It's worth nothing that sometimes it's also necessary to do "set up" questions, ones in which you use their answer to ask a second question. The first question would be bad by itself, but it's main purpose is to be a stepping stone to where you're going. Having these is good because it also gives some "mental breathing room" to the candidate and letting them have that opportunity for an "easy question" I think makes them feel more confident as the interview proceeds.
Toolbox of Questions
I've been refining my question set for the past 2 years, and here are my "developer culture" questions. Some of these I've been asked in interviews before (thanks!), others are derivatives of questions I've been asked, and still others are questions that I came up with myself based on what I found successful. You're free to use any of these as you interview potential teammates.
Every developer who interviews here says they are a "Front/back end programmer who is passionate about writing robust/testable/amazing/high-quality software." Let's break down what this means for you.
Do you consider yourself specifically a front or back end programmer or an "OO programmer" or a "[technology X] programmer" and why?
"Passionate" can mean a lot of different things. What are some things in your experience thus far that you can point to and say "this is me being passionate about programming".
To you, what is high quality software? If you were to look at any program you could point to this and use it as an indicator if the software was high quality or not. What is that?
Depending on how in depth they go on the high-quality software question, this is a follow-up if needed:
Which is more important to you (and why): building the right thing or building the thing the right way?
How many people are on the team you currently work on?
What would you say your circle of influence or leadership on the team is? As in, how much have you contributed to shaping it's direction. (Primarily looking for examples here)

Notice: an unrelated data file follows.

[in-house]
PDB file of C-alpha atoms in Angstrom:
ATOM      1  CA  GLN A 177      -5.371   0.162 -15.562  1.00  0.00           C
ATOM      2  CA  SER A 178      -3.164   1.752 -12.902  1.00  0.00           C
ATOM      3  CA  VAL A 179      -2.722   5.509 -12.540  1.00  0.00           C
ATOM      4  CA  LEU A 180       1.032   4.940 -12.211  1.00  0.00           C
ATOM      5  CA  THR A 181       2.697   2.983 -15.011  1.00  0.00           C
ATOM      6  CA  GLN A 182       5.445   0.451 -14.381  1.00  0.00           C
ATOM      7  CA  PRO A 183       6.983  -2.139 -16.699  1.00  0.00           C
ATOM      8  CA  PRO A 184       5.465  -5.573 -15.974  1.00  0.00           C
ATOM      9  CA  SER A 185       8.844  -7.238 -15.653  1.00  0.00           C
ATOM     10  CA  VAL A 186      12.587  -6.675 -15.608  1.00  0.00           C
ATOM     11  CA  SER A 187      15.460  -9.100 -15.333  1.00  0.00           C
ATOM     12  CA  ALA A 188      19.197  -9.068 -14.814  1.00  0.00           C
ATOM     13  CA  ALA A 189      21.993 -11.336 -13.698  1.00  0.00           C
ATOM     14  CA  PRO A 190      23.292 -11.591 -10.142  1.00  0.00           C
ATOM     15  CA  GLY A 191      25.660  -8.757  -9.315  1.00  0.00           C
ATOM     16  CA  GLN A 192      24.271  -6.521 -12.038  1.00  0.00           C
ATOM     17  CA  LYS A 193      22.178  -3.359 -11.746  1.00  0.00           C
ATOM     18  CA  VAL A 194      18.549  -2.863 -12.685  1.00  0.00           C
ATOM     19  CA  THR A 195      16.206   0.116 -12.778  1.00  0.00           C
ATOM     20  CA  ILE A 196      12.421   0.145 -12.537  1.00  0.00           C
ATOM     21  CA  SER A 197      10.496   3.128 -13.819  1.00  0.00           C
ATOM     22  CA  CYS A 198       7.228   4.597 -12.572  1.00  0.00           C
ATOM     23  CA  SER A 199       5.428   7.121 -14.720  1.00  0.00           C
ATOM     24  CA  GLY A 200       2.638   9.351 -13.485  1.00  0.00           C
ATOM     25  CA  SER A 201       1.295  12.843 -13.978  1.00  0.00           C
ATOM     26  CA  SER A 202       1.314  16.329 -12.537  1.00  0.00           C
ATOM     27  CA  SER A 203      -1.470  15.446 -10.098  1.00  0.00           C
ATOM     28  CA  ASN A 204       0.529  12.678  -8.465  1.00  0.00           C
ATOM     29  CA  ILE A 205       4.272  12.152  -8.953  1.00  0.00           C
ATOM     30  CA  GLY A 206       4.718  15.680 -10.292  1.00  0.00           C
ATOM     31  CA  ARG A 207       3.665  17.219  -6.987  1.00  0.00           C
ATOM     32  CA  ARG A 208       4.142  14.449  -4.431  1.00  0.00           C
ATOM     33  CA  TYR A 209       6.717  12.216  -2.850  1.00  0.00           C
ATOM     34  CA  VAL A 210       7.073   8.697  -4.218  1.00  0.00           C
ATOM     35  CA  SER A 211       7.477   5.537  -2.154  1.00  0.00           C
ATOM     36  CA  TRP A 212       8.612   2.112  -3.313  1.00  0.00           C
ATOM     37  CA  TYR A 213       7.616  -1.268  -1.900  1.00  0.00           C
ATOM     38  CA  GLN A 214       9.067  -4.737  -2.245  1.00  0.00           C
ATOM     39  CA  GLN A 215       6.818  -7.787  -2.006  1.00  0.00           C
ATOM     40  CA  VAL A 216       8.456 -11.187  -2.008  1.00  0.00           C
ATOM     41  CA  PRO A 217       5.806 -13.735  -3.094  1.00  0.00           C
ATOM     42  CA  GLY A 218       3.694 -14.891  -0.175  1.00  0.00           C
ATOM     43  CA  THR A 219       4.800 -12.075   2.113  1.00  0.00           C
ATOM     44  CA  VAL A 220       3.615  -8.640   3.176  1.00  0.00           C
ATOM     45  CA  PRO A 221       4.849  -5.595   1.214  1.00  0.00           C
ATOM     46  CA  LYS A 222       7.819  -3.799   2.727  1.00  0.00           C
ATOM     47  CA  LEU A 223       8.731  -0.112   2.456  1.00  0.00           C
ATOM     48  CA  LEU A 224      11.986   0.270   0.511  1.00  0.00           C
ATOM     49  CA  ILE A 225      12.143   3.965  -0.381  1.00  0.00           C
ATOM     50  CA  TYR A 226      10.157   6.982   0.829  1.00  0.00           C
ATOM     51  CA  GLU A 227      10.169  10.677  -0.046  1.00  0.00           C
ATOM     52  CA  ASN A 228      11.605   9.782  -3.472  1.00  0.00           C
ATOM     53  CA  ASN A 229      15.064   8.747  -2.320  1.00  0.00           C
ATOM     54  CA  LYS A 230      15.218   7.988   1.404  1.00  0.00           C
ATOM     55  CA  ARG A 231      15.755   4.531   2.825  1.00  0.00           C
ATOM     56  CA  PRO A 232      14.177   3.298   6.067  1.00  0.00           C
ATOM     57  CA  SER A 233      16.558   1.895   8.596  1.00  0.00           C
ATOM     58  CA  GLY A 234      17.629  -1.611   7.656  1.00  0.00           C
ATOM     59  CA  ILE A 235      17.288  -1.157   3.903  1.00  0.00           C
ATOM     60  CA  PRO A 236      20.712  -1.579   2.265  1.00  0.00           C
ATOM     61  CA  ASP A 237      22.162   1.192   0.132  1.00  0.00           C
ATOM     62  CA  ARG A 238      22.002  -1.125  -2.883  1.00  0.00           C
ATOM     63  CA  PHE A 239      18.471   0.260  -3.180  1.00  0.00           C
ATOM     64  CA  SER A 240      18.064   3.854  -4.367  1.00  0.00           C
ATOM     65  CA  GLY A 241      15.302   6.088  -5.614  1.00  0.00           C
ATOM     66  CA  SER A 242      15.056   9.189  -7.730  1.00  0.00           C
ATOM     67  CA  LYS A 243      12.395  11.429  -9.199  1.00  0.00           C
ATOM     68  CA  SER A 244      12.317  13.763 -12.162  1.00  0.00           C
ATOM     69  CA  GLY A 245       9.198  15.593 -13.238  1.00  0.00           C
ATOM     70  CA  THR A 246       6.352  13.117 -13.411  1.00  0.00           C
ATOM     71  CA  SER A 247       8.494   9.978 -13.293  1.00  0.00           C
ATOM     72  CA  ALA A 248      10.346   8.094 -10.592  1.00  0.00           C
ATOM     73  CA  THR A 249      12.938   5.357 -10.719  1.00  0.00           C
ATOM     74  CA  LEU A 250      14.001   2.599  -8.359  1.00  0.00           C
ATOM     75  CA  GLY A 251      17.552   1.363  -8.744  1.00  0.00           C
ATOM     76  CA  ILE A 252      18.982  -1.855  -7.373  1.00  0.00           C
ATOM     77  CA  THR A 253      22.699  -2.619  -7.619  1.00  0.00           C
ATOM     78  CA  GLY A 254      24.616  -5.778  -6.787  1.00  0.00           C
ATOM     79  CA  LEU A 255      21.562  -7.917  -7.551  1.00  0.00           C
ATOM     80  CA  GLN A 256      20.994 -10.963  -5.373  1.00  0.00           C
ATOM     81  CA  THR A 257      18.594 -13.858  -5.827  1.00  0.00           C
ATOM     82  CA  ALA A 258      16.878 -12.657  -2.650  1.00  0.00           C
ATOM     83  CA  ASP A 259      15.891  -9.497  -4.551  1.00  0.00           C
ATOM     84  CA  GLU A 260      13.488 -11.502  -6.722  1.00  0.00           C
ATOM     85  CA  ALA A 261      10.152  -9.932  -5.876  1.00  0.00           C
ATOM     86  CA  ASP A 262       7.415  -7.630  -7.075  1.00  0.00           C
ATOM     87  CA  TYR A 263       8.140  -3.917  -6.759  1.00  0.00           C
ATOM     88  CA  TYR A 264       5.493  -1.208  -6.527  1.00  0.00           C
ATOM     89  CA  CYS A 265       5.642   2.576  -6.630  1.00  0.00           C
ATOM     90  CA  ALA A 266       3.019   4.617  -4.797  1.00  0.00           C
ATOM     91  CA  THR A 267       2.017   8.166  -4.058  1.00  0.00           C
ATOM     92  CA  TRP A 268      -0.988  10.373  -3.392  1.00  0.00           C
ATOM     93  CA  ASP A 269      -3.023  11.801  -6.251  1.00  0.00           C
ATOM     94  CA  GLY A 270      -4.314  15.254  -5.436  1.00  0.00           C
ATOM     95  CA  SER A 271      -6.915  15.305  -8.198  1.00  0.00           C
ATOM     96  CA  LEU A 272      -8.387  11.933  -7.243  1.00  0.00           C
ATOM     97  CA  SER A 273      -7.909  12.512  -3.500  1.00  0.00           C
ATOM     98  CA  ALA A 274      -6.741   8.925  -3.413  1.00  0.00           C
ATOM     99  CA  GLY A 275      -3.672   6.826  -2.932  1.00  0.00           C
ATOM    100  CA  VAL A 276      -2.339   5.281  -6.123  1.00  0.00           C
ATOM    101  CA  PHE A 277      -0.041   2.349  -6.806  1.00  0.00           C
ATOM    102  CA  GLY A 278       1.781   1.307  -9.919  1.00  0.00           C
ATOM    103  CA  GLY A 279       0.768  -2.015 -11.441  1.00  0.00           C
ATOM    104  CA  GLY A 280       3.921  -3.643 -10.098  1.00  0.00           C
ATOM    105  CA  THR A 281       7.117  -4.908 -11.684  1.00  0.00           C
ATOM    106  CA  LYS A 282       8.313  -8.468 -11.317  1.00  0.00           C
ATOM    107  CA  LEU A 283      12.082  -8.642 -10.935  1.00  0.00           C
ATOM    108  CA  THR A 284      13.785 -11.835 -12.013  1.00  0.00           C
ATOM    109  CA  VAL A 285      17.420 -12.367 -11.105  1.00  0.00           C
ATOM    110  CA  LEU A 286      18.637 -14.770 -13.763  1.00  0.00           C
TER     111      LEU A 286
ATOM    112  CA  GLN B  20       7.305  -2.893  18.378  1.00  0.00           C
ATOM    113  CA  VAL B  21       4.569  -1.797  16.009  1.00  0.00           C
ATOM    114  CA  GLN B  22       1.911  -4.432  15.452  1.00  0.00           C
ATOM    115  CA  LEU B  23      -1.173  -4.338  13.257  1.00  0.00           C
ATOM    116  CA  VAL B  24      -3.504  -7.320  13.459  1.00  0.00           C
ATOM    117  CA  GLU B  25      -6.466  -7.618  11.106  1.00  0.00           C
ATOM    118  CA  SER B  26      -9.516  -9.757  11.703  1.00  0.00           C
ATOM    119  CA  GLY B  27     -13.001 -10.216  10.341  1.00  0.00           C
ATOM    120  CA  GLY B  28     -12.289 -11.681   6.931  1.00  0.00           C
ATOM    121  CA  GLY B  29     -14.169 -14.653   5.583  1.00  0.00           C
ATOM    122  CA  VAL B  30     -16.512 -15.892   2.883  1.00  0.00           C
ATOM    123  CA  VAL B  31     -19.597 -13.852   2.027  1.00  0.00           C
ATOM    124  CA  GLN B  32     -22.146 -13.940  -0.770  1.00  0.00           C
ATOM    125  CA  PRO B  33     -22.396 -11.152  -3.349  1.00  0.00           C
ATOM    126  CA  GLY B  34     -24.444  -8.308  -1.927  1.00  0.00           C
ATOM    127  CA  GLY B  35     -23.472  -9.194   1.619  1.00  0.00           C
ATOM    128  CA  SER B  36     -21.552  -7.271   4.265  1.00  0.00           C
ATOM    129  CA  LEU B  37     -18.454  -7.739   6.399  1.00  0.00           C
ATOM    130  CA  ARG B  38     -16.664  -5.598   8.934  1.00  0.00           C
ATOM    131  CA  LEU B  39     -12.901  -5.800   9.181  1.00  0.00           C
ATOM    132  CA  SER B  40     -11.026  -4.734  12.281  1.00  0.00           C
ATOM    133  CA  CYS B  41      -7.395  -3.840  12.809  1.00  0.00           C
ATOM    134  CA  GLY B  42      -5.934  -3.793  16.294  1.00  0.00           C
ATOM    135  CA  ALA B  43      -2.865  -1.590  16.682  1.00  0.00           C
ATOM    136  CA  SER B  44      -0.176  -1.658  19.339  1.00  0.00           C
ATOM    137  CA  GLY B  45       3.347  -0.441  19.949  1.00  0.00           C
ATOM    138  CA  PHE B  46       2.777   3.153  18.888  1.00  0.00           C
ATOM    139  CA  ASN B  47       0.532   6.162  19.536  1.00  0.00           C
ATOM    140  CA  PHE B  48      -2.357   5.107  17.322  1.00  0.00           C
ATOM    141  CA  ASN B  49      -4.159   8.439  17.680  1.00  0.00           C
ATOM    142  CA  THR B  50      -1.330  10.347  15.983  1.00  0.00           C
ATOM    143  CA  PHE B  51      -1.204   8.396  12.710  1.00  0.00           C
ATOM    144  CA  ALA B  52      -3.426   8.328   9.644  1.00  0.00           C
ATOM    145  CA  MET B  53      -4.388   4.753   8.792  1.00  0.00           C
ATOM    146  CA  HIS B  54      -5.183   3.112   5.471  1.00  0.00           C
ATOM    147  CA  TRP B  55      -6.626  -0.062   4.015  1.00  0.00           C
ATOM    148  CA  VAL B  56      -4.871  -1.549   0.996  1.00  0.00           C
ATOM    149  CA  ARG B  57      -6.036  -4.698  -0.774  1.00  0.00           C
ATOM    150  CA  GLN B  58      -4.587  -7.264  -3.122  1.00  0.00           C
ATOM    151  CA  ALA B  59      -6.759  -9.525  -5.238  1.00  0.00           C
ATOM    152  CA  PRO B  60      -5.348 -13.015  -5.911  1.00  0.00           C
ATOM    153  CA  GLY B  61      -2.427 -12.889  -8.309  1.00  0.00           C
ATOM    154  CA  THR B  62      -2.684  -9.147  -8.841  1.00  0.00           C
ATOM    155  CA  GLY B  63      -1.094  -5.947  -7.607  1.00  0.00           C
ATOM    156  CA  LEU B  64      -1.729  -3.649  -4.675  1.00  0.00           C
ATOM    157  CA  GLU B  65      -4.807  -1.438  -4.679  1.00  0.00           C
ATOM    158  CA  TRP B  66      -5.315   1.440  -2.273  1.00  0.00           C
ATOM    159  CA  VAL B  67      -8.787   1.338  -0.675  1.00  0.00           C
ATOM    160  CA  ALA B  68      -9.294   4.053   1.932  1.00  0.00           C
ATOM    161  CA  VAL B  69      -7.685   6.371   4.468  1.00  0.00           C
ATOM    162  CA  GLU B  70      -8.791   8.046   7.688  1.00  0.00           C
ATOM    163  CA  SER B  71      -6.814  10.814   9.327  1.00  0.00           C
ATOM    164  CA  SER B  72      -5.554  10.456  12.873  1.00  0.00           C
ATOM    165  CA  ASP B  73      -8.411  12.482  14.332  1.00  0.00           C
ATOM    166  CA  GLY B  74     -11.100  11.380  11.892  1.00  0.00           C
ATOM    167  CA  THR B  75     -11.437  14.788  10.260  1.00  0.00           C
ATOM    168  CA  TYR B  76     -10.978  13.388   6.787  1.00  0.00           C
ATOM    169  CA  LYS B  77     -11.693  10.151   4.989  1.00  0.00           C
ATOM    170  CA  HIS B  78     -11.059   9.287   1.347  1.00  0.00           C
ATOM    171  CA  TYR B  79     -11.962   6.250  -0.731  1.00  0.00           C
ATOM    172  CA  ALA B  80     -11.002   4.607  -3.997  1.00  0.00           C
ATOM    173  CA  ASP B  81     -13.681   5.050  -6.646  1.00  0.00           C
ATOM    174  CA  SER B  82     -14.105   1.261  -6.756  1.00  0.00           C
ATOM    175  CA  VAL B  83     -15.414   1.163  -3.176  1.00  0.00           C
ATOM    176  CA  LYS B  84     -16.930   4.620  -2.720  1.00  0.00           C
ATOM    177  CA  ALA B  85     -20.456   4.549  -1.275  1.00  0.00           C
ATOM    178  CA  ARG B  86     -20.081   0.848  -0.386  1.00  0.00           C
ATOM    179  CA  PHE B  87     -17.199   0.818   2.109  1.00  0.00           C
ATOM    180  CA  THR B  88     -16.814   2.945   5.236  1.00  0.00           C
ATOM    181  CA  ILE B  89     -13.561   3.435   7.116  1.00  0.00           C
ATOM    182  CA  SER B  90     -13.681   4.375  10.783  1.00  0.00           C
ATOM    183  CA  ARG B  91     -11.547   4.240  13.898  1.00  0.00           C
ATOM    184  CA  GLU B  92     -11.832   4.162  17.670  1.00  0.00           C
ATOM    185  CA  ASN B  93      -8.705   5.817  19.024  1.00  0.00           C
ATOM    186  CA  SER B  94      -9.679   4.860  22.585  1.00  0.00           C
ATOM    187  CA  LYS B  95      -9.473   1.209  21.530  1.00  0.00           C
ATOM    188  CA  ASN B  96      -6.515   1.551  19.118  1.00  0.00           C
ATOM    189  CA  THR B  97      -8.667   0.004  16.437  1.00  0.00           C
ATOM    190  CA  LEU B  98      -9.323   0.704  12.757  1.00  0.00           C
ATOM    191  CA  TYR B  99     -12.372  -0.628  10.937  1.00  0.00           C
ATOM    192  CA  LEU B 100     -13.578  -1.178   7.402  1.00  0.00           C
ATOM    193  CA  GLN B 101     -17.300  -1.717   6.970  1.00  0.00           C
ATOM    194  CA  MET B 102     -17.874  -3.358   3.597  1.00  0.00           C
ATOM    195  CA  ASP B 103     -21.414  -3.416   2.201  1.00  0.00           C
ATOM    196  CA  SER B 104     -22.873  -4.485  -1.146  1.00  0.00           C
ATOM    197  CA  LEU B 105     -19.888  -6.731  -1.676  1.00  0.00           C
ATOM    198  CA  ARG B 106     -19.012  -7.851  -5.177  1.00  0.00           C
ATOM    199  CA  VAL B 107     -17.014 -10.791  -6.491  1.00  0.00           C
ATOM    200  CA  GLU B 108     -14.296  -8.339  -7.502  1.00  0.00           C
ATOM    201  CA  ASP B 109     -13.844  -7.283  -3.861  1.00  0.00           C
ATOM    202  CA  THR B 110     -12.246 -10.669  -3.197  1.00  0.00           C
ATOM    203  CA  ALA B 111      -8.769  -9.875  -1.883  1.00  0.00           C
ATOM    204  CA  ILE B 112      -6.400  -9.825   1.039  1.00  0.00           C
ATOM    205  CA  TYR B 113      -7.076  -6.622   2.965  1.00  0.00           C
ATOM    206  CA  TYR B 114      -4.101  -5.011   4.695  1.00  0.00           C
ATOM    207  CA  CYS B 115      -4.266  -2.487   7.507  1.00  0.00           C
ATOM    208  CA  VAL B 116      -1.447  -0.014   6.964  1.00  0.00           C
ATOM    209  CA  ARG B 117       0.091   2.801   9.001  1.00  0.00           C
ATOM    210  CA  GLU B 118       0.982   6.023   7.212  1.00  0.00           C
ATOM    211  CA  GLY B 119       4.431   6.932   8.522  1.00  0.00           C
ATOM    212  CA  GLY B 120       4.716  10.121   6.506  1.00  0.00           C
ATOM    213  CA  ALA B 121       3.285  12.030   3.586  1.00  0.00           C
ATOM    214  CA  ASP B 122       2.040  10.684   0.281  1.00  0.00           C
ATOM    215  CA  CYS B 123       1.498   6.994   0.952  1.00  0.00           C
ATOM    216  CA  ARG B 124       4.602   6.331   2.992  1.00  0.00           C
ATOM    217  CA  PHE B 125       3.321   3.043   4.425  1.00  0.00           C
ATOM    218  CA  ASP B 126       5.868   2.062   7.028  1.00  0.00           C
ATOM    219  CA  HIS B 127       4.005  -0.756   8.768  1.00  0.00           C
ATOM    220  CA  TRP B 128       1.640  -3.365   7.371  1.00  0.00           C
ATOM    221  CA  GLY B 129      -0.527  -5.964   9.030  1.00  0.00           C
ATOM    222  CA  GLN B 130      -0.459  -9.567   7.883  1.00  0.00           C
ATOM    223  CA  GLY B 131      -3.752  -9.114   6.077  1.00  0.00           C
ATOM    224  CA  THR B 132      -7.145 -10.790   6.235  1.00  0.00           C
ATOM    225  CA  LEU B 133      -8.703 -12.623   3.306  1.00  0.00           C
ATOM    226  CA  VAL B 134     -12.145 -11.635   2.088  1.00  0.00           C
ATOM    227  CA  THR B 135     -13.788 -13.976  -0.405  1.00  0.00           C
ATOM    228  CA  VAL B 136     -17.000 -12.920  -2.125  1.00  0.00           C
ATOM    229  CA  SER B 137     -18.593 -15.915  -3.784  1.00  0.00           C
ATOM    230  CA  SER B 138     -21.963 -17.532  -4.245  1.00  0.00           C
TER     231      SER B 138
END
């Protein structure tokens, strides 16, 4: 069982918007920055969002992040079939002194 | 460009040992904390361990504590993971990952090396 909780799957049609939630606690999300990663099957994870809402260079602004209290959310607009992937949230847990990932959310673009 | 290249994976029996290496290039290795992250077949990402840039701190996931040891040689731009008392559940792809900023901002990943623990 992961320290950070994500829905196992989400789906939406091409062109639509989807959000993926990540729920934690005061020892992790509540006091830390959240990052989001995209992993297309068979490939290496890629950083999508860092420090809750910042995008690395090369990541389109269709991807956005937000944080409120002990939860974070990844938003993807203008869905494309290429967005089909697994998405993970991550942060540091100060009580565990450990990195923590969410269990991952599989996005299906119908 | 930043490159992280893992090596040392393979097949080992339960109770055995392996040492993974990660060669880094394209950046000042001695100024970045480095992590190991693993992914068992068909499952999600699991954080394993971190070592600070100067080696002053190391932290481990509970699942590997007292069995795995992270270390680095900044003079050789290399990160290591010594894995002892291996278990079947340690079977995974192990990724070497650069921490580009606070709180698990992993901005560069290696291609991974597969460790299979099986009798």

I'm assuming that for one reason or another you're not happy on that team. You don't need to tell me why. However, if the boss of the company came to you and said, "We're going to double your salary and your new job is to turn this team around and making it running at 110%". How many of those people would you keep? Don't mention names, just a number.
What would be the criteria that you'd use to determine who you kept and who you replaced?
What about for the positions you'd replace. How would you determine who the right replacements would be?
Let's go back farther. How did you get started in programming?
Why have you stuck with it to this point?
Let's go back even father. Programming is a relatively new thing in the scope of human history. If you were born in the 17th, 18th or 19th century, what career/job do you think you would have been doing instead?
Have you ever thought about starting your own company where you were the lead programmer on whatever product was that company was selling? You don't need to tell me what the company would be selling. I'm only interested in your thoughts about it.
Why have or haven't you attempted this yet? Why do you what to work for us instead?
Have you ever thought about creating your own programming language? Tell me about what made it unique.
Have you had this happen to you in the past? What did you do to learn that new technology, and how long did it take?
If we were to hire you, and say on your first day, "OK, pick one new technology and we're going to have you be the expert on this!", what would that technology be and how would you feel about that?
Remember that, at the end of the day your purpose in interviewing for developer culture isn't to pelt the candidate with questions to seem tough -- it's to give them a chance to showcase themselves. Many people are talented but in asking the typical questions that talent won't come out on it's own. Try out some of the questions above, especially the ones which seem silly at first, and you'll see that often times these questions allow people to bring out what's unique about them and hopefully you'll feel like you got to know them better as a result.
And above all, continue to refine what questions you ask, keeping the ones which help you understand people the most, and dropping those which don't.